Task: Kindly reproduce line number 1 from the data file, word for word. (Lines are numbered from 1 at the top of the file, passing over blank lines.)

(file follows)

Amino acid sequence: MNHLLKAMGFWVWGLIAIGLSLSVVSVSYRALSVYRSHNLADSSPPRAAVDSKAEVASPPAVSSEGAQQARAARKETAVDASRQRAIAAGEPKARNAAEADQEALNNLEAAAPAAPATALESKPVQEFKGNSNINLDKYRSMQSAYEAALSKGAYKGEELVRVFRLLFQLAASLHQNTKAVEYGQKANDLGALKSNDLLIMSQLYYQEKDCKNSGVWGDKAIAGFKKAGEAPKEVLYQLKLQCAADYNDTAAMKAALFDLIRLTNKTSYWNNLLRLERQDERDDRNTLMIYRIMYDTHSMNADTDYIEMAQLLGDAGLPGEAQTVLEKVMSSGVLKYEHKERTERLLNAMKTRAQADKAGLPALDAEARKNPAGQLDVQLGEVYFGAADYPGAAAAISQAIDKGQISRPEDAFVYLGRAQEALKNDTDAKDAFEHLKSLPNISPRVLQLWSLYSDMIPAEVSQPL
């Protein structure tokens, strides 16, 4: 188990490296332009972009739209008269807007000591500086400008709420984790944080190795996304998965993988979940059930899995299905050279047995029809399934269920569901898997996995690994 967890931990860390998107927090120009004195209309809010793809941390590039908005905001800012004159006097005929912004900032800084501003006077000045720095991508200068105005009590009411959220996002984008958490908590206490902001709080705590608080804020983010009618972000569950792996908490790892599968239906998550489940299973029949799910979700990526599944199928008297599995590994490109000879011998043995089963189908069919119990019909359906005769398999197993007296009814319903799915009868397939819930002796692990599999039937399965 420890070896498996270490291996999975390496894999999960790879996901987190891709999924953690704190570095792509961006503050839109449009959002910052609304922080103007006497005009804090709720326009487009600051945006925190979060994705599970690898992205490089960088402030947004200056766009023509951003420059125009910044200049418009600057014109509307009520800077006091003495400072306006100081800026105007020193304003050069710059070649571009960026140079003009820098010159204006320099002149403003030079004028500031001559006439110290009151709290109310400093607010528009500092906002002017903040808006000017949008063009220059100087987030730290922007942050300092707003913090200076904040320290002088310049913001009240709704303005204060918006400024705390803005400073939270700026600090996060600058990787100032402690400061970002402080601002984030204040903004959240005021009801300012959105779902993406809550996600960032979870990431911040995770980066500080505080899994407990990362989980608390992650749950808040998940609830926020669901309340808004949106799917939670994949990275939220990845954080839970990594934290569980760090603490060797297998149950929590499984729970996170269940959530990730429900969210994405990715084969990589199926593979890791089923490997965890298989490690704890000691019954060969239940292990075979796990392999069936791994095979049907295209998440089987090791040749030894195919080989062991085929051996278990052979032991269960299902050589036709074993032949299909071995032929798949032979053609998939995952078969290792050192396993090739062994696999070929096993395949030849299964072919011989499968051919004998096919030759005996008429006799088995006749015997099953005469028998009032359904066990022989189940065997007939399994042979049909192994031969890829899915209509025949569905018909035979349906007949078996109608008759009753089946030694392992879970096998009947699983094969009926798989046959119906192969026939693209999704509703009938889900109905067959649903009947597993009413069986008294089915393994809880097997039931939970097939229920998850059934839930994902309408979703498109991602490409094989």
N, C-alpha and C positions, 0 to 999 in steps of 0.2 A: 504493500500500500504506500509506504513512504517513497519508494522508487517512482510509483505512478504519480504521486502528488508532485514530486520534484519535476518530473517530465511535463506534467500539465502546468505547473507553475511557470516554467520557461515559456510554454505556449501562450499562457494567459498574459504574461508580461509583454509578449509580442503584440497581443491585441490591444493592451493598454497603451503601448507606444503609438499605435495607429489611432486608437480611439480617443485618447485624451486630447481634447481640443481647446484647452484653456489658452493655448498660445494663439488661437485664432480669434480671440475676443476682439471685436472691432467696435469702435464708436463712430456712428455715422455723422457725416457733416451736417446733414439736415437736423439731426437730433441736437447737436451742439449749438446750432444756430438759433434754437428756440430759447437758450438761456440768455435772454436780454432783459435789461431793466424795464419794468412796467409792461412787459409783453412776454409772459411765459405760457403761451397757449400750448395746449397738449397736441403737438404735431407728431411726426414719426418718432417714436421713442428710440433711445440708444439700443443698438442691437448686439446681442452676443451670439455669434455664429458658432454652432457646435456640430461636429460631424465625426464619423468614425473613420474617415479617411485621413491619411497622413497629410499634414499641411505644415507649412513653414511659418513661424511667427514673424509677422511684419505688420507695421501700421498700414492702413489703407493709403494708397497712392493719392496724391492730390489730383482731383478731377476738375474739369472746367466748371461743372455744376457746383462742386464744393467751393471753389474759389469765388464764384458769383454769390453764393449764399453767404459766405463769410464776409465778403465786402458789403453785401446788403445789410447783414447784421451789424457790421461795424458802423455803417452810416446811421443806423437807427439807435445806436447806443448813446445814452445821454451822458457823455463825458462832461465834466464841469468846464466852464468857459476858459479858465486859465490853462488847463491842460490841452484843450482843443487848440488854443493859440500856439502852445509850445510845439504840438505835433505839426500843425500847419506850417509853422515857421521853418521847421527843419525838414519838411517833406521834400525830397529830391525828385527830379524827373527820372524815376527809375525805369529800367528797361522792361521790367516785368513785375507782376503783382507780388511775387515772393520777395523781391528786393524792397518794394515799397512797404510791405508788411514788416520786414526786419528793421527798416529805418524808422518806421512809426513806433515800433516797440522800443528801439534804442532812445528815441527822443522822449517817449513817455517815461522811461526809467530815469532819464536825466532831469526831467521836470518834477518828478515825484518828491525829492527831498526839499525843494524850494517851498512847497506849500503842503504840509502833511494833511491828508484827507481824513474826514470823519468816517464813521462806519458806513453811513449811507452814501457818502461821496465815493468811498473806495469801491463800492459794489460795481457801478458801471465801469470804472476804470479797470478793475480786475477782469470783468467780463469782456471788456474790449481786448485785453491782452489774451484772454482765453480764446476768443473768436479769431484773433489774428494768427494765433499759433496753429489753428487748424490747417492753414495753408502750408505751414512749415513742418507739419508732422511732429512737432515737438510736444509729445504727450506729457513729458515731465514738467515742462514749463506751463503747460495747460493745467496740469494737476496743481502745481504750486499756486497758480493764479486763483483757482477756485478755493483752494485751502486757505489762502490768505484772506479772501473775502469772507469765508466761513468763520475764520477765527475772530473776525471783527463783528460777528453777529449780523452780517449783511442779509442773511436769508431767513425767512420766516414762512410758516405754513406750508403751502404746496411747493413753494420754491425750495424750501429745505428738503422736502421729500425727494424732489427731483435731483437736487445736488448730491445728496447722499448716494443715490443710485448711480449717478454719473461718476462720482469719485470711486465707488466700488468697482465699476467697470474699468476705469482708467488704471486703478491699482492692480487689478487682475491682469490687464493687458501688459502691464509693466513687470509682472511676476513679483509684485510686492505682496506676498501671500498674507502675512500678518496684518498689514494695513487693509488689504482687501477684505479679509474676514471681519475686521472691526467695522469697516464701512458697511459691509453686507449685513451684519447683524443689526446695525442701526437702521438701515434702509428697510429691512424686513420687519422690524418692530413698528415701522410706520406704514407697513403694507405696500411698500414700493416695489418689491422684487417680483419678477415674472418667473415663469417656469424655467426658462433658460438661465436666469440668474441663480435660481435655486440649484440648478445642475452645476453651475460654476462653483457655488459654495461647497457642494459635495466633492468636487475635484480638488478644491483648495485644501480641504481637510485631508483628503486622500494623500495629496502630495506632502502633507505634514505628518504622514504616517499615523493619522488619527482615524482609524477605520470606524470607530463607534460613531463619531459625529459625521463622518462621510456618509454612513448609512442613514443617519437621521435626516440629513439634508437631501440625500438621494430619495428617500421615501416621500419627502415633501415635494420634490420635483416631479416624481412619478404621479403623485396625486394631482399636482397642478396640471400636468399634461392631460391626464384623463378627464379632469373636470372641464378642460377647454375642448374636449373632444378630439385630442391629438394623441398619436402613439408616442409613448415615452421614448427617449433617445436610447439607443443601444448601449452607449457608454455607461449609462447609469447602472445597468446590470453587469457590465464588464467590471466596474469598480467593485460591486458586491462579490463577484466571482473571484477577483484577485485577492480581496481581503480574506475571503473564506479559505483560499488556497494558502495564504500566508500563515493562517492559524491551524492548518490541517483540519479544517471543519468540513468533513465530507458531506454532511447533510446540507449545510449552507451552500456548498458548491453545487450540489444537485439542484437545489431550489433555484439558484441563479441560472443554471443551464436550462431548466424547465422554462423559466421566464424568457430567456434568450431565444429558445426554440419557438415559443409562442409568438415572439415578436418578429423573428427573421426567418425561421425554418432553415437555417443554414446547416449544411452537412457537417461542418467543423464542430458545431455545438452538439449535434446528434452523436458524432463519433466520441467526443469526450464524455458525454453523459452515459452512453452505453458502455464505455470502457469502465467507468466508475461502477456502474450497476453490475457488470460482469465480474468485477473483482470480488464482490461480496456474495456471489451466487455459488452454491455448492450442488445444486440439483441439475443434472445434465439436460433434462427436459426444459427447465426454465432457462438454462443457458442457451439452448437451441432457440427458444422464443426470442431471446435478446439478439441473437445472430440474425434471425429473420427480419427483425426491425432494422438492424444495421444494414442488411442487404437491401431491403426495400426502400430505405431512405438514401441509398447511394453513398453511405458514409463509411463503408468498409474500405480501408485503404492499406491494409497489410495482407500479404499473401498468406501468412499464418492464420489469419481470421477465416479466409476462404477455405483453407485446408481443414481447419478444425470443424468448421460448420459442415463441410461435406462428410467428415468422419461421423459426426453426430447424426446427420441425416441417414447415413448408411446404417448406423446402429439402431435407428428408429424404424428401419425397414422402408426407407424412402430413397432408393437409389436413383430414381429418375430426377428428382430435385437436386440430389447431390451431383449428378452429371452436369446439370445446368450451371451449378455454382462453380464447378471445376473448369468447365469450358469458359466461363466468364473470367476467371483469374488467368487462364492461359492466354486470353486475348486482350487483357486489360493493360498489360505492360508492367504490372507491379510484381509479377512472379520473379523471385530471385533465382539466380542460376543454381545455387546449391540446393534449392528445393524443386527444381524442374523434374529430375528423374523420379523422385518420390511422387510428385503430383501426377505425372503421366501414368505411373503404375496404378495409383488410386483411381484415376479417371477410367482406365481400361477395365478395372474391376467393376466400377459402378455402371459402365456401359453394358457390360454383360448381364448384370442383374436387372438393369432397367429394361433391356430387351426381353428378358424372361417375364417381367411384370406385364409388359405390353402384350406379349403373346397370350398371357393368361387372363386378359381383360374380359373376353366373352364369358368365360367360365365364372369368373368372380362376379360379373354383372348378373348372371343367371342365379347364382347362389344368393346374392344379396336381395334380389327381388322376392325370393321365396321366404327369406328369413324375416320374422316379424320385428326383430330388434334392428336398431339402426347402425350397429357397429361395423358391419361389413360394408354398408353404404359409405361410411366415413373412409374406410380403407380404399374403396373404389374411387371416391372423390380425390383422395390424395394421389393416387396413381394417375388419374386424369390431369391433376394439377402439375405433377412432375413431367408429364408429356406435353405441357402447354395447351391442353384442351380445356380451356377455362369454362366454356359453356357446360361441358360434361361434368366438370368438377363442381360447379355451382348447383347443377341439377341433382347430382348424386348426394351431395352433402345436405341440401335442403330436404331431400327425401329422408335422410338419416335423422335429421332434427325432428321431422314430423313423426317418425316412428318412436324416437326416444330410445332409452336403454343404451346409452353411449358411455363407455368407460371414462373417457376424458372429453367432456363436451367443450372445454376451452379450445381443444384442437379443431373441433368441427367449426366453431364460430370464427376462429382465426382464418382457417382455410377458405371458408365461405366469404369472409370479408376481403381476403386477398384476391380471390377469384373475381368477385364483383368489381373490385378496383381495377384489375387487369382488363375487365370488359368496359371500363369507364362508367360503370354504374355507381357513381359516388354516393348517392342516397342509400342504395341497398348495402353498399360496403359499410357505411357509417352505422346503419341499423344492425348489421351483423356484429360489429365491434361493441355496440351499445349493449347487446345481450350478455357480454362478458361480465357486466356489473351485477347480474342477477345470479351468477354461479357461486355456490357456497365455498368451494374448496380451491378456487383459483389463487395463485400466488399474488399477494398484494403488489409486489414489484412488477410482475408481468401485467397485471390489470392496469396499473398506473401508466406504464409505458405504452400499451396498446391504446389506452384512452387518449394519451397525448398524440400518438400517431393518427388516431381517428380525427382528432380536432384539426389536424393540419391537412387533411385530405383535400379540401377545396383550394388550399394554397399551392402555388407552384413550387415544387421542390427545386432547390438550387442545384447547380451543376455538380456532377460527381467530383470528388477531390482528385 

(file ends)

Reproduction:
Amino acid sequence: MNHLLKAMGFWVWGLIAIGLSLSVVSVSYRALSVYRSHNLADSSPPRAAVDSKAEVASPPAVSSEGAQQARAARKETAVDASRQRAIAAGEPKARNAAEADQEALNNLEAAAPAAPATALESKPVQEFKGNSNINLDKYRSMQSAYEAALSKGAYKGEELVRVFRLLFQLAASLHQNTKAVEYGQKANDLGALKSNDLLIMSQLYYQEKDCKNSGVWGDKAIAGFKKAGEAPKEVLYQLKLQCAADYNDTAAMKAALFDLIRLTNKTSYWNNLLRLERQDERDDRNTLMIYRIMYDTHSMNADTDYIEMAQLLGDAGLPGEAQTVLEKVMSSGVLKYEHKERTERLLNAMKTRAQADKAGLPALDAEARKNPAGQLDVQLGEVYFGAADYPGAAAAISQAIDKGQISRPEDAFVYLGRAQEALKNDTDAKDAFEHLKSLPNISPRVLQLWSLYSDMIPAEVSQPL